WRAL Investigates

N.C. tax code taxing even for experts

Posted October 6, 2008 5:09 p.m. EDT
Updated October 6, 2008 7:15 p.m. EDT

— Lobbying by a Cary bakery convinced lawmakers to change the tax code for more consistency in figuring sales tax on bread, but the state tax code still contains varying sales taxes that confuse shoppers and merchants alike.

La Farm Bakery pushed for three years before the tax code was amended by the Artisan Bakers Bill this year. The bill, which takes effect in January, exempts small bakeries from paying the 4.75 percent state sales tax and any local taxes on prepared foods.

"There was a lot of confusion as laws along the way were introduced around baked goods," said Missy Vatinet, owner of La Farm Bakery.

Vatinet had been charging customers the local 2 percent sales tax on food since she opened her shop in 1999 until the state Department of Revenue slapped her with a notice of $150,000 in back taxes in 2005. Revenue officials said she should have been charging 7.75 percent in sales tax for prepared food, noting Wake County charges an extra 1 percent sales tax on such items.

The accountants Vatinet hired and various state tax investigators couldn't agree on whether bread and other baked goods from a bakery qualified as prepared foods. The tax code defines prepared foods as anything that is sold hot or heated by the retailer, mixed or combined by the retailer or sold with eating utensils provided by the retailer.

What incensed Vatinet the most was that Department of Revenue officials said the same loaf of bread she had to charge 7.75 percent sales tax on could be sold through a supermarket and be subject to only the 2 percent food tax.

"Why would I want to purchase (a) coffee cake here when I could go to Whole Foods and buy it for 5 percent less sales tax?" she said. "I think that tax code is very difficult."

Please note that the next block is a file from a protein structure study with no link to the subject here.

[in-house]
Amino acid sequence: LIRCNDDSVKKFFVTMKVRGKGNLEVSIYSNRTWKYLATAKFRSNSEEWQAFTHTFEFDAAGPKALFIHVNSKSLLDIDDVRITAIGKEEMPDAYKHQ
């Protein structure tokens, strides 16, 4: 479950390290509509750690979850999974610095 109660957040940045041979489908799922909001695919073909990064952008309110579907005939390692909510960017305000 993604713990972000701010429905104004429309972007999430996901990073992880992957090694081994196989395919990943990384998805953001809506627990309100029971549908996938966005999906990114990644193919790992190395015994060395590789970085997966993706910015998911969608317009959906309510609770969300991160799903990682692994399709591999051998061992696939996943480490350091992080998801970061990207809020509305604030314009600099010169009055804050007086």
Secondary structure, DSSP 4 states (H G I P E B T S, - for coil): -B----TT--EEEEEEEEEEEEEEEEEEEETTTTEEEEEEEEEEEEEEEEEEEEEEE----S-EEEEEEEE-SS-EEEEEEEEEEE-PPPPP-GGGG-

She's not the only person confused by quirks in the code.

"To ask me if I actually know what is and what's not (taxed), I can't tell you," shopper Carmen Diddley said.

Soft drinks and candy, for example, are charged at different rates, depending on their ingredients.

Candy that includes flour or requires refrigeration, like Twix, Kit Kat and Nestle Crunch, is taxed at the 2 percent rate, while other confections carry that plus the full 4.75 percent state rate and any other local sales taxes.

Soft drinks used to be subject to the full sales tax only if they were carbonated. Now, all drinks that contain sweeteners, including Gatorade, sweetened iced tea and flavored waters, are taxed at the 6.75 percent rate.

"It's 6.75 (percent) tax (or) a 2 percent tax. I have no idea (what's charged on which items)," shopper Gennie White said.

State Rep. Nelson Dollar, R-Wake, said large chunks of North Carolina's tax code need to be fixed.

"Tax code can get very convoluted and very complicated and, frankly, we need to streamline and simplify our tax policy and tax regulations in this state," Dollar said. "Tax policy should be fair. It should be as low as possible to meet the services that (the) state requires, and it should be uniform across a broad area so that one group of businesses is not being penalized over another."

Some lawmakers have called for taxing services as well as products, but Dollar said he's opposed to that  change in the code.

"We do not need in this economy to be adding more taxes to hairdressers and other professional services that people buy every day. We certainly don't need in this economy to be raising the number of things that are taxed in the state," he said.

Lawmakers and Department of Revenue officials need to align their priorities, Vatinet said, so small businesses like hers aren't punished. She said she had to put a planned expansion on hold for three years while the baked-goods sales tax issue was resolved.

"I think it's important our other divisions of government also have this same common philosophy that we're looking to create a business-friendly environment to grow our state because there's other states who are (doing so)," she said. "If we don't, these businesses are going to go to other states."